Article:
Nuclear import and the evolution of a multifunctional RNA-binding protein.

Rosenblum JS, Pemberton LF, Bonifaci N, Blobel G - J. Cell Biol. (1998)

Human La interacts with yeast Kap60p/ Kap95p. (a) Proteins associated with Kap95–PrA were  isolated from cytosol of  strains without (left) and with  (right) a plasmid expressing  human La as a GFP fusion  (hsLa–GFP). Extracts were  passed over an IgG-Sepharose column, which was then  washed. Bound proteins were  eluted with acid and subjected to SDS-PAGE on a  10–20% gel. Proteins were  stained with Coomassie blue  R. (b) Proteins associated  with Kap95–PrA, (left) and  Kap108–PrA, (right), were  isolated from cytosol. In both  cases, the strains harbored a plasmid expressing hsLa–GFP. In this case, bound proteins were eluted with a MgCl2 gradient, separated  by SDS-PAGE, and then transferred to nitrocellulose. The GFP moiety was detected by immunoblotting with anti-GFP antibodies.  Only the relevant part of the blot is shown.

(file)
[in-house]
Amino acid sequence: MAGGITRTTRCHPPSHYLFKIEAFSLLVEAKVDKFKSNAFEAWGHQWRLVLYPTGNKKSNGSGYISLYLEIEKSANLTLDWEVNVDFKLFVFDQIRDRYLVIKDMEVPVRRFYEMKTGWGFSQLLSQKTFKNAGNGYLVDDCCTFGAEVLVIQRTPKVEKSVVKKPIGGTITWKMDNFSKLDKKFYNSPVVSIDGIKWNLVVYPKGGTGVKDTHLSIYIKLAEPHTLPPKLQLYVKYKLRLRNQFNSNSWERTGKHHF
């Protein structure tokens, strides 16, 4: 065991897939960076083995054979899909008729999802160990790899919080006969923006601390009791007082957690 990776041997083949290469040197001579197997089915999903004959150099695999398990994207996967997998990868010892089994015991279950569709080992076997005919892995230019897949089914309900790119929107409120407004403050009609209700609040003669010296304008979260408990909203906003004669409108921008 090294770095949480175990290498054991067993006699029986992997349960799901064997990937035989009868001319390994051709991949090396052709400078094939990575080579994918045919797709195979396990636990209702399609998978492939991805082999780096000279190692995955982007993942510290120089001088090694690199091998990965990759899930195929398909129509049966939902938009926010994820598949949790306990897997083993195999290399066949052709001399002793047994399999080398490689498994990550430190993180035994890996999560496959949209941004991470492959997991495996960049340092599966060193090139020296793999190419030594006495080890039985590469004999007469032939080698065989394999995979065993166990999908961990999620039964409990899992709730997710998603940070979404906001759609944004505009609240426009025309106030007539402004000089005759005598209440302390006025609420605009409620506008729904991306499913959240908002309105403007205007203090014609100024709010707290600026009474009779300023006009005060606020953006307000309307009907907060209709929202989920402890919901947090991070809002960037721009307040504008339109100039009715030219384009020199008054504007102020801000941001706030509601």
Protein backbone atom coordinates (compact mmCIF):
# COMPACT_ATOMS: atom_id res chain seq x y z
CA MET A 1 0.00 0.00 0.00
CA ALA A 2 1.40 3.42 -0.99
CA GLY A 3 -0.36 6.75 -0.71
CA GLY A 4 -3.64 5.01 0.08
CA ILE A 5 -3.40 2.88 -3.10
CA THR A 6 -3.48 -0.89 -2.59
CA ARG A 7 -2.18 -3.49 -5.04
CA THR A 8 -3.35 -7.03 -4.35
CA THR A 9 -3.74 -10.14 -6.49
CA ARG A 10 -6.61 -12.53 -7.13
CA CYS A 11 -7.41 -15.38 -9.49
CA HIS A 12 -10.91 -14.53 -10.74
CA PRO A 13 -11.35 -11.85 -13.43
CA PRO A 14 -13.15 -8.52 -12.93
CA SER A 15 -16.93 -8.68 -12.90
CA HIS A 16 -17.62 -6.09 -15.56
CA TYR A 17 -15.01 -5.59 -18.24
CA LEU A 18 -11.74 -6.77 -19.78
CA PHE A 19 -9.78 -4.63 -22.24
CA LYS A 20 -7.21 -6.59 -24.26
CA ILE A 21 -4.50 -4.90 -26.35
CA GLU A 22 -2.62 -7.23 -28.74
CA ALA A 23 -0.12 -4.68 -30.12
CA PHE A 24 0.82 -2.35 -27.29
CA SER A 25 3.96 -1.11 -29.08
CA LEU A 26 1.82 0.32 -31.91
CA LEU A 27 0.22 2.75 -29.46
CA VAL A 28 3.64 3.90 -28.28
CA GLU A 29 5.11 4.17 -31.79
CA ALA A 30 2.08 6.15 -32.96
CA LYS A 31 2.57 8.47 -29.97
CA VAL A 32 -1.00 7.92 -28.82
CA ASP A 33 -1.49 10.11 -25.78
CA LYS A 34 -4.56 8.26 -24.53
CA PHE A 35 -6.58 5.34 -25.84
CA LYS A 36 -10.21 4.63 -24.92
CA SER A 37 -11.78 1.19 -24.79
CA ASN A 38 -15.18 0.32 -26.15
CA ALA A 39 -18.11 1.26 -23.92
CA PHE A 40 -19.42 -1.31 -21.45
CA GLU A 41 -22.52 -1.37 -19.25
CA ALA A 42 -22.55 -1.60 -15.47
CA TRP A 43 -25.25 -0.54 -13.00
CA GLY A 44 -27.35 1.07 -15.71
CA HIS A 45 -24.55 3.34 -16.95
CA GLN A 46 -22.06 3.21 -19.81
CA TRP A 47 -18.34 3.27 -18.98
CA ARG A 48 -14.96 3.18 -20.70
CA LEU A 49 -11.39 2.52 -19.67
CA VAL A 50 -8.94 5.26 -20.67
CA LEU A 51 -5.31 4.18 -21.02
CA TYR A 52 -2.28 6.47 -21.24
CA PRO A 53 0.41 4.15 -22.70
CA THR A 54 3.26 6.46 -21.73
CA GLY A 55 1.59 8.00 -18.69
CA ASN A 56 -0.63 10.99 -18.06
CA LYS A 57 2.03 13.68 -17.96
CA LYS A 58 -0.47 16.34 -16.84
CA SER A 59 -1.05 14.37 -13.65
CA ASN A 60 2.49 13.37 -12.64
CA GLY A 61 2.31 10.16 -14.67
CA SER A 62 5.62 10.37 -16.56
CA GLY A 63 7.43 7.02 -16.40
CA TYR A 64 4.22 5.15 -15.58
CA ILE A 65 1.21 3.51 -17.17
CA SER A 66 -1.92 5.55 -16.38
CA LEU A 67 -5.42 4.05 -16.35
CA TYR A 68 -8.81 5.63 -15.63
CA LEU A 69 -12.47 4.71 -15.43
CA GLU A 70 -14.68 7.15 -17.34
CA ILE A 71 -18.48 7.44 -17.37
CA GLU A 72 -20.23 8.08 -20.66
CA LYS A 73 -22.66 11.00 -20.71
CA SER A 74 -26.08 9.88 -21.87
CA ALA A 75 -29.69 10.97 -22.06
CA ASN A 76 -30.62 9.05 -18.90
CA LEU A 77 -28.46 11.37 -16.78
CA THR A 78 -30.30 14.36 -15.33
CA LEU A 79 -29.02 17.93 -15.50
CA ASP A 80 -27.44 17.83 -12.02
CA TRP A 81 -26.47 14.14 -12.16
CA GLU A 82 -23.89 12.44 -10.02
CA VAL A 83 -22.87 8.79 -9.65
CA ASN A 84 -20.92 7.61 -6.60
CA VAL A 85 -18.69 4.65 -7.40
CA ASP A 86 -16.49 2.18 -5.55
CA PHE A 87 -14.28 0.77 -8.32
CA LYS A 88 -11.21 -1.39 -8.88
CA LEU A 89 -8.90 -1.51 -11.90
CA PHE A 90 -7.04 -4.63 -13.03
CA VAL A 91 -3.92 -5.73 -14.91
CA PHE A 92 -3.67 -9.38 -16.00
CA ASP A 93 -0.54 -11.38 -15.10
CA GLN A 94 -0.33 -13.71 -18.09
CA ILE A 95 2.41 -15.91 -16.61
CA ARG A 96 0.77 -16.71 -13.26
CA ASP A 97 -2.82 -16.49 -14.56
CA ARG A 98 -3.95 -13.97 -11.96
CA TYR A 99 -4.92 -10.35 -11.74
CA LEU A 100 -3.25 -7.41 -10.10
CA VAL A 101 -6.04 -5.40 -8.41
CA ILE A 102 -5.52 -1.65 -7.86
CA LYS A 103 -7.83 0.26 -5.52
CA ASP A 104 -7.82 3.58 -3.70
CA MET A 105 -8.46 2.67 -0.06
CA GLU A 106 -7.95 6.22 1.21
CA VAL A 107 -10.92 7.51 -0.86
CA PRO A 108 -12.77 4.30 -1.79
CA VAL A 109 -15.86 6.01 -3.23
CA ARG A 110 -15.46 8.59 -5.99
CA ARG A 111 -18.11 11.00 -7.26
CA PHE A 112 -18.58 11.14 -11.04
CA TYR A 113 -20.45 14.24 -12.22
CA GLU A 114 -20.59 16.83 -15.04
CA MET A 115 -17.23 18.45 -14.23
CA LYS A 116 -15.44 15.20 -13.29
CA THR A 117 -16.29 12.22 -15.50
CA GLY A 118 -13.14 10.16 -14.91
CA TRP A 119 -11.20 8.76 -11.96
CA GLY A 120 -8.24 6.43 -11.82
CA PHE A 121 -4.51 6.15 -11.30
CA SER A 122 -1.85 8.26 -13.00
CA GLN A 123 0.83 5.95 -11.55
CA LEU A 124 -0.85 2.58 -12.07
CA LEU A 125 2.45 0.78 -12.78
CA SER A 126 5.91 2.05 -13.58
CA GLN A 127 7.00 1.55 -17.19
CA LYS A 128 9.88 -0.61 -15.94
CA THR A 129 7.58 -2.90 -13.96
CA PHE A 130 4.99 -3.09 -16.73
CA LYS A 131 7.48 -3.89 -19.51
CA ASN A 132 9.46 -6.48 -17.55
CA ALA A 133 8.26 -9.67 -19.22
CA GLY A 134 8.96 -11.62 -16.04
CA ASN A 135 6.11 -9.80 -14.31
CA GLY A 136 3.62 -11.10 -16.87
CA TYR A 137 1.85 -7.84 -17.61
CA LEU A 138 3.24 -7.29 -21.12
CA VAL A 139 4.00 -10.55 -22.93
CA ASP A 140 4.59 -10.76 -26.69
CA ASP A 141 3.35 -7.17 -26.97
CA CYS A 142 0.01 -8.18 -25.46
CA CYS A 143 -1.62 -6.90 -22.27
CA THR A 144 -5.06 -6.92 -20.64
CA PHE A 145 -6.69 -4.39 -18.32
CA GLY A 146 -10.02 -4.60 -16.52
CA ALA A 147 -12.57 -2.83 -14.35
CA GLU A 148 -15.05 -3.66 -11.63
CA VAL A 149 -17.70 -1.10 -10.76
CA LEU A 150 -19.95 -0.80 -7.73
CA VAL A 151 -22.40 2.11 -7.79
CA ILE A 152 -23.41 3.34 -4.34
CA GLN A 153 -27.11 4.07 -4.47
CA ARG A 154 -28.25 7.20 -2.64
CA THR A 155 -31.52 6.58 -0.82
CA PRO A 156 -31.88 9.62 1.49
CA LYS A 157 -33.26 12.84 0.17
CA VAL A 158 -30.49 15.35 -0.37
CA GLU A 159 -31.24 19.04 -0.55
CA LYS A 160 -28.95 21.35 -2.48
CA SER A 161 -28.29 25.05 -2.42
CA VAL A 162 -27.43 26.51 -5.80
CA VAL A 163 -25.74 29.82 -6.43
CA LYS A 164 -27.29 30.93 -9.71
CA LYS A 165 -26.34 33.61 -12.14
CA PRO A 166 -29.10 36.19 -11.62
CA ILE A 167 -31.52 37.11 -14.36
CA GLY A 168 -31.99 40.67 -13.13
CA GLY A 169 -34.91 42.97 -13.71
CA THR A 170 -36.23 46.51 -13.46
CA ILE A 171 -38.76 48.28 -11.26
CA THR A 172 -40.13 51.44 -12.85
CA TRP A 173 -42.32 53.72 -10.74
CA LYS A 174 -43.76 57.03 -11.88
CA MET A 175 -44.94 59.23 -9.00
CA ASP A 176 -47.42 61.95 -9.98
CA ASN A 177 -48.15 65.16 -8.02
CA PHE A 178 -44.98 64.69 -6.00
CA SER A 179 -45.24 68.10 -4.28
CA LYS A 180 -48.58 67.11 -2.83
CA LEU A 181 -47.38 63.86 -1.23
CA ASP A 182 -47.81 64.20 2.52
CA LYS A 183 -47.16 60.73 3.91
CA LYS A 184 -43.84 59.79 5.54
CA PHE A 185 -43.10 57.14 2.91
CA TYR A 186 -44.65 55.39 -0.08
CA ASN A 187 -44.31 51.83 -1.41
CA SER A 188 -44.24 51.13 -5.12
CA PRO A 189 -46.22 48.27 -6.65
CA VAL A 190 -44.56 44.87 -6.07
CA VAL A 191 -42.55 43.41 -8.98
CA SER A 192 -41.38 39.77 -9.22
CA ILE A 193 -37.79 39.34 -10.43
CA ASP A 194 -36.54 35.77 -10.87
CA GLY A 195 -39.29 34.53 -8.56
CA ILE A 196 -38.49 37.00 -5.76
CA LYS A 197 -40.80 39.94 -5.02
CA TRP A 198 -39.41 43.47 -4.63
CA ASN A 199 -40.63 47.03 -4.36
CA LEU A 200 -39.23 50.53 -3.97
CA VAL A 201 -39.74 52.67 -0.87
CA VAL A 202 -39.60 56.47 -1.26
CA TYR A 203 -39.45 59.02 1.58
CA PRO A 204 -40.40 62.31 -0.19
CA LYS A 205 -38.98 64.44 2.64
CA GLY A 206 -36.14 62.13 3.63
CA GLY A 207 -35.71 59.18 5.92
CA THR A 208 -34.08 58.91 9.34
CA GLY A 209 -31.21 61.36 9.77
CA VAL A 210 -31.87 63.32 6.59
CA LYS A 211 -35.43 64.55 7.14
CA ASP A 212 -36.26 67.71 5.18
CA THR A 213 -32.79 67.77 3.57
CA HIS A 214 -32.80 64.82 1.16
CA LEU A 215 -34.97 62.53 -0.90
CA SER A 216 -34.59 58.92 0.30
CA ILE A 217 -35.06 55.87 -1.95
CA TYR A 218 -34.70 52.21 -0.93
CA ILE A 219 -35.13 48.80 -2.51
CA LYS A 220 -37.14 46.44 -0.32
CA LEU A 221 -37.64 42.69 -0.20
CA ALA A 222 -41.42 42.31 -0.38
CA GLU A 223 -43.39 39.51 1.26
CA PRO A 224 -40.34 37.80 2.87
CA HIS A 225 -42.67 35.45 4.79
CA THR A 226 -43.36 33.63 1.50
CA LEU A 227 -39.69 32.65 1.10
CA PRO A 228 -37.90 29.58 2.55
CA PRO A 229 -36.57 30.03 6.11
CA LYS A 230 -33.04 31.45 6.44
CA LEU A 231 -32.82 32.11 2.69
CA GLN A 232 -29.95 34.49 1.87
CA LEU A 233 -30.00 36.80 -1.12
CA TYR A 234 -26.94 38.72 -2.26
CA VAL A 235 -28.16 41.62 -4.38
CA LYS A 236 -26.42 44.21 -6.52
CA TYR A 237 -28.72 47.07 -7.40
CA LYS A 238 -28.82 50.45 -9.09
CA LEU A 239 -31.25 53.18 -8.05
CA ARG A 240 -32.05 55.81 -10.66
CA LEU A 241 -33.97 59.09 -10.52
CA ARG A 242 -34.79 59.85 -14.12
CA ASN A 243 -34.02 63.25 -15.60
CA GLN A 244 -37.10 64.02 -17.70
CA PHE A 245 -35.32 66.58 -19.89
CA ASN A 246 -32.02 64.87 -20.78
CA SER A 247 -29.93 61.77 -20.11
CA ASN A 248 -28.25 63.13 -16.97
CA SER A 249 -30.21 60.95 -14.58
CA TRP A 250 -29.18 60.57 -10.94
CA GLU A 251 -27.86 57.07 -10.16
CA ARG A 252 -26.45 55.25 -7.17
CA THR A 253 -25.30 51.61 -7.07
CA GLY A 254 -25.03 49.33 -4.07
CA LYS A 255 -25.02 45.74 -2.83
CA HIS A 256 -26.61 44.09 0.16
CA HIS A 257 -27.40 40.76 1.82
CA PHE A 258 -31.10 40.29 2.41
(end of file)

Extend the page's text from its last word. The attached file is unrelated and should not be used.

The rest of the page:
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Related In: Results  -  Collection

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Figure 4: Human La interacts with yeast Kap60p/ Kap95p. (a) Proteins associated with Kap95–PrA were isolated from cytosol of strains without (left) and with (right) a plasmid expressing human La as a GFP fusion (hsLa–GFP). Extracts were passed over an IgG-Sepharose column, which was then washed. Bound proteins were eluted with acid and subjected to SDS-PAGE on a 10–20% gel. Proteins were stained with Coomassie blue R. (b) Proteins associated with Kap95–PrA, (left) and Kap108–PrA, (right), were isolated from cytosol. In both cases, the strains harbored a plasmid expressing hsLa–GFP. In this case, bound proteins were eluted with a MgCl2 gradient, separated by SDS-PAGE, and then transferred to nitrocellulose. The GFP moiety was detected by immunoblotting with anti-GFP antibodies. Only the relevant part of the blot is shown.